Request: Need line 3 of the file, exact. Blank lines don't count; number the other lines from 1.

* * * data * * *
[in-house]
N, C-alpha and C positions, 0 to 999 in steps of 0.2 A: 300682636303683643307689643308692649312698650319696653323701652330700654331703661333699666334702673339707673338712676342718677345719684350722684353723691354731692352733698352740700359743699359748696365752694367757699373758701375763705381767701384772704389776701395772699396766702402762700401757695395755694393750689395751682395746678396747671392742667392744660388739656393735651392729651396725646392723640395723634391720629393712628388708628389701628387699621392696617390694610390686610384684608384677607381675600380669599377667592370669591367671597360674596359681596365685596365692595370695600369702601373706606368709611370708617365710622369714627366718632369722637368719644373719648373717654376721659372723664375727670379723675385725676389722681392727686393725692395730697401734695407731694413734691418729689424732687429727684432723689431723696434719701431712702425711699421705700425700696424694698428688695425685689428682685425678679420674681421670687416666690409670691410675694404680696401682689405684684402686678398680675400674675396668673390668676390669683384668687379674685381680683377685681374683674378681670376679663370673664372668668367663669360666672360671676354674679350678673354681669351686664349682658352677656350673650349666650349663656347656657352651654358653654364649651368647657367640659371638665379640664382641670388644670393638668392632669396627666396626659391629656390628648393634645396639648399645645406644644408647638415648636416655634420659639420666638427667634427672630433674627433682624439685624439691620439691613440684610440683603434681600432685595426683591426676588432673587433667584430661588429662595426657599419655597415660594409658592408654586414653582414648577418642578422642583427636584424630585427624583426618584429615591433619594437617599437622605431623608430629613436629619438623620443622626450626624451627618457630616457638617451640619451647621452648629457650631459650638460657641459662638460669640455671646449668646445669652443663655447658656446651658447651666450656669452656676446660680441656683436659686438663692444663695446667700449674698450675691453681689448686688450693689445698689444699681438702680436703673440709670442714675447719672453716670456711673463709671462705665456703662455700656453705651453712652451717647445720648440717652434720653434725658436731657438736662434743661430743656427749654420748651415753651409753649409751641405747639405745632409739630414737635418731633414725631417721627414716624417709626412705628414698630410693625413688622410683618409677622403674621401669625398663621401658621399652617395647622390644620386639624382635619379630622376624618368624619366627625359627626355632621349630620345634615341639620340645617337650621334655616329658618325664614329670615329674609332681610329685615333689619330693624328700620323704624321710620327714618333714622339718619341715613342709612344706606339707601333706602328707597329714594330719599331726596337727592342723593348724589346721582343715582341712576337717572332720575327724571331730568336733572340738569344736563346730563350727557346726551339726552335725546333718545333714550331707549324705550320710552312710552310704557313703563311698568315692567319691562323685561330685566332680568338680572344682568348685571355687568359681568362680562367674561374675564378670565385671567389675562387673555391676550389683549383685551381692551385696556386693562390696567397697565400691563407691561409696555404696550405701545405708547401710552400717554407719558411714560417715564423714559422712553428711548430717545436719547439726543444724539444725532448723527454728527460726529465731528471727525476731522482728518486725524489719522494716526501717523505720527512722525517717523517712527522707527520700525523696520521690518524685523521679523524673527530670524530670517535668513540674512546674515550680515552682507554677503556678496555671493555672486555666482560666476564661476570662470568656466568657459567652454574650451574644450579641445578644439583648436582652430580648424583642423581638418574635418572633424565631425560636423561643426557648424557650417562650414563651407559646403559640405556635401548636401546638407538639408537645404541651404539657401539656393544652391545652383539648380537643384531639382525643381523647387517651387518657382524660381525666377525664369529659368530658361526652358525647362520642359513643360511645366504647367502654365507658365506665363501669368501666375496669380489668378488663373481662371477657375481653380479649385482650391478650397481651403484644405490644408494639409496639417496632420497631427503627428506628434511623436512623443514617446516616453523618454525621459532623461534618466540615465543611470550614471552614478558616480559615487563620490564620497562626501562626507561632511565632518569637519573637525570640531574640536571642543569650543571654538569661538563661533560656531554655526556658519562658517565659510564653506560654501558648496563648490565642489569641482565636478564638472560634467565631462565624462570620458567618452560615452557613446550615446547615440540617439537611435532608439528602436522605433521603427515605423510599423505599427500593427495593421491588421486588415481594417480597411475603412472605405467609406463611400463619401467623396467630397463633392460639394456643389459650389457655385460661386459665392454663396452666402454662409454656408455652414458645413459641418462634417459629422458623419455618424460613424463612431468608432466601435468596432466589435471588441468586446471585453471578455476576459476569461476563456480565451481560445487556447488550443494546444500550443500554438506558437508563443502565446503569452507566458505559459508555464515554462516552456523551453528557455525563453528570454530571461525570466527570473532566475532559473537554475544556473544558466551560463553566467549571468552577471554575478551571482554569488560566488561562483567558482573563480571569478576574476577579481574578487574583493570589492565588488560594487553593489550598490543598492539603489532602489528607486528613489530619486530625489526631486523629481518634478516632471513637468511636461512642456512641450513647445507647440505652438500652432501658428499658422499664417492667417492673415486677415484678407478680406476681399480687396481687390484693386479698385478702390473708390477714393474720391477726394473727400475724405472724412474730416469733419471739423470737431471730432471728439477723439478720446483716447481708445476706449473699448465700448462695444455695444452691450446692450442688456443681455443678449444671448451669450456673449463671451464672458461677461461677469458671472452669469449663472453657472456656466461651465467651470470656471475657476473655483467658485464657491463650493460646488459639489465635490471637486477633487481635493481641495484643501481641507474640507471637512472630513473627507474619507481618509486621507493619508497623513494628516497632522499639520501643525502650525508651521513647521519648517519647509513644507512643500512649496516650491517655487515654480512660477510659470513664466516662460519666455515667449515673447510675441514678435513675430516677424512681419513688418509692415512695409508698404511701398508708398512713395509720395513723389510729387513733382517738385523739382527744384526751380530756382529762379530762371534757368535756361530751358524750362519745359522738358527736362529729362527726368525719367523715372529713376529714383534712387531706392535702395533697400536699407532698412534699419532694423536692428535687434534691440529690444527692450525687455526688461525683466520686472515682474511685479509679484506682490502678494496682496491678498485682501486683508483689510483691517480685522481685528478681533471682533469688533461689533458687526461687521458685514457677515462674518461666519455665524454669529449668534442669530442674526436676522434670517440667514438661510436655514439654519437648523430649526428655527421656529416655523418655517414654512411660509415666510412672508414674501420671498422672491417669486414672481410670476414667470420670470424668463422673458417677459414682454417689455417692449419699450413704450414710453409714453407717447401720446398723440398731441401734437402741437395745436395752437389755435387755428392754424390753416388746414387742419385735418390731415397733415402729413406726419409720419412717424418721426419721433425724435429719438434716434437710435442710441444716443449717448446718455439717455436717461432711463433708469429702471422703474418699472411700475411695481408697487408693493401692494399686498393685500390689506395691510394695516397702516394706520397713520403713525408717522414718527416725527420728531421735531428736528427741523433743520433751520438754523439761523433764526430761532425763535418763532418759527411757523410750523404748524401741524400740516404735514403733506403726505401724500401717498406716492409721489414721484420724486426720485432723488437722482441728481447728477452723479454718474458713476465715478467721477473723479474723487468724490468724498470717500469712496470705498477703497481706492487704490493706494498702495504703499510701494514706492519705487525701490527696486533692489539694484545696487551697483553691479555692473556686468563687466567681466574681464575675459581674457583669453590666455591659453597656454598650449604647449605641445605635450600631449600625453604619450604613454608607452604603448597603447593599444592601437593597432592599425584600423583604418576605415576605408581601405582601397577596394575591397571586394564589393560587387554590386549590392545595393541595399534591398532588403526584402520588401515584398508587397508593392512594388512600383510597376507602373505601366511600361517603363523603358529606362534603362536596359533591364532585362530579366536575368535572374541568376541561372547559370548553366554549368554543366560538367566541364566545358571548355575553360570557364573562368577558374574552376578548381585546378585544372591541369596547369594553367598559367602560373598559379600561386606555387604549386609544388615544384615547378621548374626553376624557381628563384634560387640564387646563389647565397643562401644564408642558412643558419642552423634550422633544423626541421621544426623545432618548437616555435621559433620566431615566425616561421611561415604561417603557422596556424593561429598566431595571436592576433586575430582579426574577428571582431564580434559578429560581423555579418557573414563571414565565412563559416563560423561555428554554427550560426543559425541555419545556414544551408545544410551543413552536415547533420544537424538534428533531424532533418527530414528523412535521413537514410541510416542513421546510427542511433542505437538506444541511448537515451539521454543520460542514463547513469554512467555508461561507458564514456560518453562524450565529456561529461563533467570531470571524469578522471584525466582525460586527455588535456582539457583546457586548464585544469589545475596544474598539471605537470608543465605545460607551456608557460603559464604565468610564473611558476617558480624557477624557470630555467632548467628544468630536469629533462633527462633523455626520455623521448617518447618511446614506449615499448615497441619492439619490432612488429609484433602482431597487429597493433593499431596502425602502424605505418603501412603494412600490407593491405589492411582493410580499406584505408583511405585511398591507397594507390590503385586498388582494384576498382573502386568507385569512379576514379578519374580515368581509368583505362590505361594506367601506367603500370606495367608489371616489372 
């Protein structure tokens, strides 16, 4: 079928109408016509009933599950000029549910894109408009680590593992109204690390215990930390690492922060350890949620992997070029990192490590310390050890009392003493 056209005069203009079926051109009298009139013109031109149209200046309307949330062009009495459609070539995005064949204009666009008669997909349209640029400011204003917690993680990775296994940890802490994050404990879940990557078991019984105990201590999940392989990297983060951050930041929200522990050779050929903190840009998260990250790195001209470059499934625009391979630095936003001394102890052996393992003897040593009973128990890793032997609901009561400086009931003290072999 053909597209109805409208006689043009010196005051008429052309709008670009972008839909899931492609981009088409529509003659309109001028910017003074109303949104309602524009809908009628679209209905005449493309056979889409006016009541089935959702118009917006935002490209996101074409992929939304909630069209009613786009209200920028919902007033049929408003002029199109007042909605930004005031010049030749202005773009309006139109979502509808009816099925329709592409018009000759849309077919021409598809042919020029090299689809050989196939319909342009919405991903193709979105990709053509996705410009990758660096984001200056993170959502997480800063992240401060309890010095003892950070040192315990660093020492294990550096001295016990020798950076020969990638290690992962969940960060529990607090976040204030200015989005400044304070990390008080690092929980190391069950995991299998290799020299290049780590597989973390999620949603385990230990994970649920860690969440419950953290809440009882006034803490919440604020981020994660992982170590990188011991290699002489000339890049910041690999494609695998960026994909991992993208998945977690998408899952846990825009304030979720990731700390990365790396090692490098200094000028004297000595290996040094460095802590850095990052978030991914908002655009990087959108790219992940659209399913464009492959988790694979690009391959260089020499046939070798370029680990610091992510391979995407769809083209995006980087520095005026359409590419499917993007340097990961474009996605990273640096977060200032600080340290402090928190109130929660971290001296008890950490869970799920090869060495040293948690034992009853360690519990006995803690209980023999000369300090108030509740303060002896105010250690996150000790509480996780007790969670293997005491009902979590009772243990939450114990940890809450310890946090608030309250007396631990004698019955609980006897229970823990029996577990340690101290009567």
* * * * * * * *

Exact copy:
């Protein structure tokens, strides 16, 4: 079928109408016509009933599950000029549910894109408009680590593992109204690390215990930390690492922060350890949620992997070029990192490590310390050890009392003493 056209005069203009079926051109009298009139013109031109149209200046309307949330062009009495459609070539995005064949204009666009008669997909349209640029400011204003917690993680990775296994940890802490994050404990879940990557078991019984105990201590999940392989990297983060951050930041929200522990050779050929903190840009998260990250790195001209470059499934625009391979630095936003001394102890052996393992003897040593009973128990890793032997609901009561400086009931003290072999 053909597209109805409208006689043009010196005051008429052309709008670009972008839909899931492609981009088409529509003659309109001028910017003074109303949104309602524009809908009628679209209905005449493309056979889409006016009541089935959702118009917006935002490209996101074409992929939304909630069209009613786009209200920028919902007033049929408003002029199109007042909605930004005031010049030749202005773009309006139109979502509808009816099925329709592409018009000759849309077919021409598809042919020029090299689809050989196939319909342009919405991903193709979105990709053509996705410009990758660096984001200056993170959502997480800063992240401060309890010095003892950070040192315990660093020492294990550096001295016990020798950076020969990638290690992962969940960060529990607090976040204030200015989005400044304070990390008080690092929980190391069950995991299998290799020299290049780590597989973390999620949603385990230990994970649920860690969440419950953290809440009882006034803490919440604020981020994660992982170590990188011991290699002489000339890049910041690999494609695998960026994909991992993208998945977690998408899952846990825009304030979720990731700390990365790396090692490098200094000028004297000595290996040094460095802590850095990052978030991914908002655009990087959108790219992940659209399913464009492959988790694979690009391959260089020499046939070798370029680990610091992510391979995407769809083209995006980087520095005026359409590419499917993007340097990961474009996605990273640096977060200032600080340290402090928190109130929660971290001296008890950490869970799920090869060495040293948690034992009853360690519990006995803690209980023999000369300090108030509740303060002896105010250690996150000790509480996780007790969670293997005491009902979590009772243990939450114990940890809450310890946090608030309250007396631990004698019955609980006897229970823990029996577990340690101290009567």